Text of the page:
Books about Native American Indians from Bored Feet Press
Harry K. Roberts
When Harry Roberts was a boy, he spent his summers at the mouth of the Klamath River, where his Irish American family was friends with a Yurok spiritual leader. This collection of stories, poems, photographs, and short essays is Harry’s account of those transformative years.
Prospero Art, Illustrations by Jan Padover
This intriguing deck features illustrations by Jan Padover of Native Americans playing lacrosse.
This stunning deck features 55 of the best images taken by Internationally known ethnologist and photographer Edward Curtis (1868-1952), known as Shadow Catcher, a name bestowed upon him by several tribes.
Cecilia Garcia & James D. Adams, Jr.
This informative guide covers the traditional healing uses and modern pharmacological data on 115 native plants found in California and the West. While western plants have been used in healing for thousands of years, this book carefully explains the uses of each plant for healing and the spiritual dimension of that healing process.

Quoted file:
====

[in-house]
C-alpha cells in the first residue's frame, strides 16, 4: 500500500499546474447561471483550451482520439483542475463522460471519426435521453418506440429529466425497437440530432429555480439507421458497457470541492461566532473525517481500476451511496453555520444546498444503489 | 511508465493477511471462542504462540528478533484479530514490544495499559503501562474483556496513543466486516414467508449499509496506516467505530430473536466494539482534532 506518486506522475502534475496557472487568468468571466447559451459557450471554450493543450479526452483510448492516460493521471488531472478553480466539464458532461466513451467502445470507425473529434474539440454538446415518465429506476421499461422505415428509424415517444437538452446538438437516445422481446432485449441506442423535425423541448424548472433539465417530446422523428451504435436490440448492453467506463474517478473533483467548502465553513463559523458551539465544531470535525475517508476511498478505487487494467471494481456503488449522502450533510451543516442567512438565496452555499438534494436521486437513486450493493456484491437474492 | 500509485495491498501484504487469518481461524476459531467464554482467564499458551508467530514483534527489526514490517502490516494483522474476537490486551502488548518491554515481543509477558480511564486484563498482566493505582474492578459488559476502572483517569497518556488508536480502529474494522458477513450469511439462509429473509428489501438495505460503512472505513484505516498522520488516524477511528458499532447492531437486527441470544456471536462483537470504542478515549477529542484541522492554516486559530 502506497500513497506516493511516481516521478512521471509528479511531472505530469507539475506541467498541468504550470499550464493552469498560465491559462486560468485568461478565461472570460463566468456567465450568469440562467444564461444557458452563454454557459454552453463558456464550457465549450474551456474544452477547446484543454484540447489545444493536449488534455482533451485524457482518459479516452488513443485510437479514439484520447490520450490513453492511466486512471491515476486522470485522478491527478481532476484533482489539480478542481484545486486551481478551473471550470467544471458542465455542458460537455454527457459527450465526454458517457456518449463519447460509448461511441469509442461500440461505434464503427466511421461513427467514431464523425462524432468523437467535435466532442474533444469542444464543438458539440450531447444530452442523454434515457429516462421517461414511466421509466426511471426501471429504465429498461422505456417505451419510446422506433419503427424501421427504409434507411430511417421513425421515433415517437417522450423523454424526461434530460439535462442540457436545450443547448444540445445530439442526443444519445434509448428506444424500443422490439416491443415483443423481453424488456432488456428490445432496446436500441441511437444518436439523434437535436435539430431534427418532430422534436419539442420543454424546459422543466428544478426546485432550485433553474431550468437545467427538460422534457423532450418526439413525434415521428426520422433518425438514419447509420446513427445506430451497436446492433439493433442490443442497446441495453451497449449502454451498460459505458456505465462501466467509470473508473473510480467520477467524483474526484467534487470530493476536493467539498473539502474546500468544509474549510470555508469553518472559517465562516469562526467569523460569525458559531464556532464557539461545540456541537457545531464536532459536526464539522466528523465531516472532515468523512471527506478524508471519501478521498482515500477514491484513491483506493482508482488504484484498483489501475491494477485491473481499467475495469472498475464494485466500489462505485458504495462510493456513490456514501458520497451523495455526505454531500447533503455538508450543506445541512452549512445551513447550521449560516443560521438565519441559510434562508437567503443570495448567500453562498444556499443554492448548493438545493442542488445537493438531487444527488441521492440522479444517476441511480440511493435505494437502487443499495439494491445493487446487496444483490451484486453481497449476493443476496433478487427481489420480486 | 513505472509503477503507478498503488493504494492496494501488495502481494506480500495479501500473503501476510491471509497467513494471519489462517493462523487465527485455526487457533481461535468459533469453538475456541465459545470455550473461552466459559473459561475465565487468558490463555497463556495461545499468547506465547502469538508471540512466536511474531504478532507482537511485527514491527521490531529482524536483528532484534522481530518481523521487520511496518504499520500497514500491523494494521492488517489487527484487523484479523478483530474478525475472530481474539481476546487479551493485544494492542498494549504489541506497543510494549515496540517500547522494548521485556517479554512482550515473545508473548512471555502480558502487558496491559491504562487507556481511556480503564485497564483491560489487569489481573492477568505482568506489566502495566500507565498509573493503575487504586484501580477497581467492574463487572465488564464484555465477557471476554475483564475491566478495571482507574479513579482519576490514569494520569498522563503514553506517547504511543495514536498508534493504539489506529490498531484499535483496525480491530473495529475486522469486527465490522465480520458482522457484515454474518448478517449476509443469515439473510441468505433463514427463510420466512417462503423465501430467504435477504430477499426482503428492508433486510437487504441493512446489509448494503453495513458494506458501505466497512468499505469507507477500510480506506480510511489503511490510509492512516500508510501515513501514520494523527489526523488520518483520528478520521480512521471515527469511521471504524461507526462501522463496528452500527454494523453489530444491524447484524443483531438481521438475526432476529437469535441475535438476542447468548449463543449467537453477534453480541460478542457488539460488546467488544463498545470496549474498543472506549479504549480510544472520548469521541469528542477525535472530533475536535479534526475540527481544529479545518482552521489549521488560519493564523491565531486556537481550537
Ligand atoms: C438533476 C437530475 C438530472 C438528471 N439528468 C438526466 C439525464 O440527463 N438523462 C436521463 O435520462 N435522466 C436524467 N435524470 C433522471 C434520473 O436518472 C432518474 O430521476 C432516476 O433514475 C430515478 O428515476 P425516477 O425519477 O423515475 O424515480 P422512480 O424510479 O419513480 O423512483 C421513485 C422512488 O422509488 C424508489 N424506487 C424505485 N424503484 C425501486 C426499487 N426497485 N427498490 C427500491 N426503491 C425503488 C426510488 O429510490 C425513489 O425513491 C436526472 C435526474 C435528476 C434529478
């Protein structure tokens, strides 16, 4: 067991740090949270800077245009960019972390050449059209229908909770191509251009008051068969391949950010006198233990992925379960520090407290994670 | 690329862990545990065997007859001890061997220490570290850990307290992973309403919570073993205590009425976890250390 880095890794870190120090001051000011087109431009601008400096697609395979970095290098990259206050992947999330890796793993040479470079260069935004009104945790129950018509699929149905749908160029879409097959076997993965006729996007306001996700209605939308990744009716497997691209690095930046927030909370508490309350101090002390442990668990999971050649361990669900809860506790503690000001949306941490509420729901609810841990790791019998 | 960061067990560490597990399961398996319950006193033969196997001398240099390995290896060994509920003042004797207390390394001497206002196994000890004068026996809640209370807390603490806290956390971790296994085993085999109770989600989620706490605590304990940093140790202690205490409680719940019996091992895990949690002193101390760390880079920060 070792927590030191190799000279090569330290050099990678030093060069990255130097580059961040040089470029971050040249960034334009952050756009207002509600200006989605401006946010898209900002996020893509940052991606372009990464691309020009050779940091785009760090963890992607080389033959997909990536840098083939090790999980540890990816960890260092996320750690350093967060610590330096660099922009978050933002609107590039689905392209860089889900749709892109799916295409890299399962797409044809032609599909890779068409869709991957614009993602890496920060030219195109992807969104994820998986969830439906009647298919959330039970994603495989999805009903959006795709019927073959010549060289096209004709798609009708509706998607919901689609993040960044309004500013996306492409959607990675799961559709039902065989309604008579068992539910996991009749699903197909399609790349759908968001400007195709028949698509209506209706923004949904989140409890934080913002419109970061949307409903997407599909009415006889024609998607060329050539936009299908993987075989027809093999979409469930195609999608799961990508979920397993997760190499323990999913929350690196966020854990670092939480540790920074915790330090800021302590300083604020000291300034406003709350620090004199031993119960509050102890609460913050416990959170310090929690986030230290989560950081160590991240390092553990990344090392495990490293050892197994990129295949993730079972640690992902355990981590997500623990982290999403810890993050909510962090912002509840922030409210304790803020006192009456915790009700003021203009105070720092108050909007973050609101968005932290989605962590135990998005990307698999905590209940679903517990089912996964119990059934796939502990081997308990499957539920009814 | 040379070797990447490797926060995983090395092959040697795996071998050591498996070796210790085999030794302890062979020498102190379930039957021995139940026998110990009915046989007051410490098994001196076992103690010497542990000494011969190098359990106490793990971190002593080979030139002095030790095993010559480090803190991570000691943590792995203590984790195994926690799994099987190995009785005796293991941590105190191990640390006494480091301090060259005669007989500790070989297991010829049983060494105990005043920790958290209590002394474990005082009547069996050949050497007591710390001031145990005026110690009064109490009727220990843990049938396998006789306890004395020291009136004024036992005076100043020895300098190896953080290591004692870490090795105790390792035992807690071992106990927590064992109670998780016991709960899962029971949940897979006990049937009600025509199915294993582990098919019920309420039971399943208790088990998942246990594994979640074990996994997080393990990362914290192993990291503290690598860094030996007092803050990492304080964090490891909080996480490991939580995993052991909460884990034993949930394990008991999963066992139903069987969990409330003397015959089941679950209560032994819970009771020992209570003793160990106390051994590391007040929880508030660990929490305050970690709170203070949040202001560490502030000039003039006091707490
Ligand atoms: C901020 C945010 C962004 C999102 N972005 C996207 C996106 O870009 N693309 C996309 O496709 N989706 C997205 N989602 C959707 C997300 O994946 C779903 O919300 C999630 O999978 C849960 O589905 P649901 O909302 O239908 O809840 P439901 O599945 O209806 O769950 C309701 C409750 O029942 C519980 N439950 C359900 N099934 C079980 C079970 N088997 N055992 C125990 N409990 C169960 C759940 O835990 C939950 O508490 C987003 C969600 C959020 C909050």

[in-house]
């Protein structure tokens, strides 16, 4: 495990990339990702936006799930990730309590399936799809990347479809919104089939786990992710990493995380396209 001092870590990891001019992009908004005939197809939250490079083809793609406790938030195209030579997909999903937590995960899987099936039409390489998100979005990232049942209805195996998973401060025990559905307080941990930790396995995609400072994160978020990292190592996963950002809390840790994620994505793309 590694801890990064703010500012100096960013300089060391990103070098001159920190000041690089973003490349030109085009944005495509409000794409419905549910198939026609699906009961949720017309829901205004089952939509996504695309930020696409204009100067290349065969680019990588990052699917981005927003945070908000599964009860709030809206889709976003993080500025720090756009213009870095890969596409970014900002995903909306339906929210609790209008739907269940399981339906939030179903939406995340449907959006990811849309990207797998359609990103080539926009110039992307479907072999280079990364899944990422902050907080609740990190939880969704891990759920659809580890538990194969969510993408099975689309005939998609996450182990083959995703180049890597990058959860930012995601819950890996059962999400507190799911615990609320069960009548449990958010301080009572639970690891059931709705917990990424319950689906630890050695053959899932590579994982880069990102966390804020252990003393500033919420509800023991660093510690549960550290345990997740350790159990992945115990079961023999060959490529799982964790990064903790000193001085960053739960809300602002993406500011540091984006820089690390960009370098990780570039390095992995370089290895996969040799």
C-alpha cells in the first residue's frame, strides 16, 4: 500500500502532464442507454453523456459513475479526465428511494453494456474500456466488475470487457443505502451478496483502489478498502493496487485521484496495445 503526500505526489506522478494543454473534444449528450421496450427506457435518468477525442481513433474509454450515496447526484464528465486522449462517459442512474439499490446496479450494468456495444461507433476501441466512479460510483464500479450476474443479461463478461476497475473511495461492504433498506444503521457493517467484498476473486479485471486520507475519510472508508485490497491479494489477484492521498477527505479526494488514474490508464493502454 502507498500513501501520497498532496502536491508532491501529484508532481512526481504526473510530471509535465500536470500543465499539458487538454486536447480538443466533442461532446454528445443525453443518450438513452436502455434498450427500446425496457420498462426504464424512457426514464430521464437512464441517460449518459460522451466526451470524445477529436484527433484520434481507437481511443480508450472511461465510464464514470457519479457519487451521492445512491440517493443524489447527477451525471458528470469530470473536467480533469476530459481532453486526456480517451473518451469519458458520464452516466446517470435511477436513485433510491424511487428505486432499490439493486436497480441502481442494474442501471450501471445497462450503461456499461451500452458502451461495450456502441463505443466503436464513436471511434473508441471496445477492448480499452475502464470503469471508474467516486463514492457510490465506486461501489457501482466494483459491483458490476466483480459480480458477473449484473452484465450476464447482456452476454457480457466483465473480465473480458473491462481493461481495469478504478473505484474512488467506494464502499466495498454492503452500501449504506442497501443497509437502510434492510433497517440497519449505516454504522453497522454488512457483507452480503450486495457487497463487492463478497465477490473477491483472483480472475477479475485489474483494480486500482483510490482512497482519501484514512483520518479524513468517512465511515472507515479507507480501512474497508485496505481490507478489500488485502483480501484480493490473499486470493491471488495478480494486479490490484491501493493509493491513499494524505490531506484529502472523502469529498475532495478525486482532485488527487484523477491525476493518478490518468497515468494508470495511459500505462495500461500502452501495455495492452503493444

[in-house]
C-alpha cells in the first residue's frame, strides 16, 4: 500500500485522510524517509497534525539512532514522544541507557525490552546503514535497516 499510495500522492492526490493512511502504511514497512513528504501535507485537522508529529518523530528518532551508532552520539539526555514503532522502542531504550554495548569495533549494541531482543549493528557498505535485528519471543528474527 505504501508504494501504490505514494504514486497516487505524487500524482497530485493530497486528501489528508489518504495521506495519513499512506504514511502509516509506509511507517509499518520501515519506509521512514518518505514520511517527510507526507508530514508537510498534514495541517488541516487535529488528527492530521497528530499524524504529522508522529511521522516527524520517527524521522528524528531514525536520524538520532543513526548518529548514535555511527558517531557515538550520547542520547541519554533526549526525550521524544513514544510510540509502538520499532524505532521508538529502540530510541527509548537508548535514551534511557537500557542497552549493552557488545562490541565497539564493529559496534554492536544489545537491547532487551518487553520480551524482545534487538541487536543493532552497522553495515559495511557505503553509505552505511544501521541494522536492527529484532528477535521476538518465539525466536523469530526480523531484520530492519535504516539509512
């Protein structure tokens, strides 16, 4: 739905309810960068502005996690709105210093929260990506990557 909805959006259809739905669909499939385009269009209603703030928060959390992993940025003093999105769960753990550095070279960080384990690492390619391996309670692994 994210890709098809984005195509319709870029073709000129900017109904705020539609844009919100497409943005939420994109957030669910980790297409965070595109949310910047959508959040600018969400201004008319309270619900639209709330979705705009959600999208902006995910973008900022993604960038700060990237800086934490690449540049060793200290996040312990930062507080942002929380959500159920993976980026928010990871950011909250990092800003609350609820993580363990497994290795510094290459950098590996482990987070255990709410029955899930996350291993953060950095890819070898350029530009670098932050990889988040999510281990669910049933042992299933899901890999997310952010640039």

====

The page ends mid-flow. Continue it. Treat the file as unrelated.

Kathleen Rose Smith
Celebrating Native California food gathering and preparation, K. R. Smith reveals the practices handed down through her Bodega Miwuk and Pomo ancestors, and shares how these traditions have evolved into the ways her family still enjoys wild foods.
Marvin A. Schenck, Karen Holmes, and Sherrie Smith-Ferri
Aurelius Carpenter photographed the frontier of northern California's rural Mendocino County region.He documented the lives of Pomo Indians and White settlers, the coming of the railroad, logging and shipping industries, and the agricultural endeavors and natural beauties of the area.
Judith W. Finger and Andrew D. Finger
The Hopi people are well known for their skill and artistry in creating ceramics, jewelry, and most especially, katsina dolls, but this is the first book to detail the basketry art.
Searles R. Boynton
This hardbound coffee table style book chronicles the life of Grace Carpenter Hudson (1865-1937), the acclaimed artist famous for her images of the Pomo people.
This book tells the intriguing story of Buffalo Bill's first Wild West Show photographer. The Italian photographer Carlo Gentile left his native land at age 21 and traveled around the world, landing in San Francisco in the 1850s.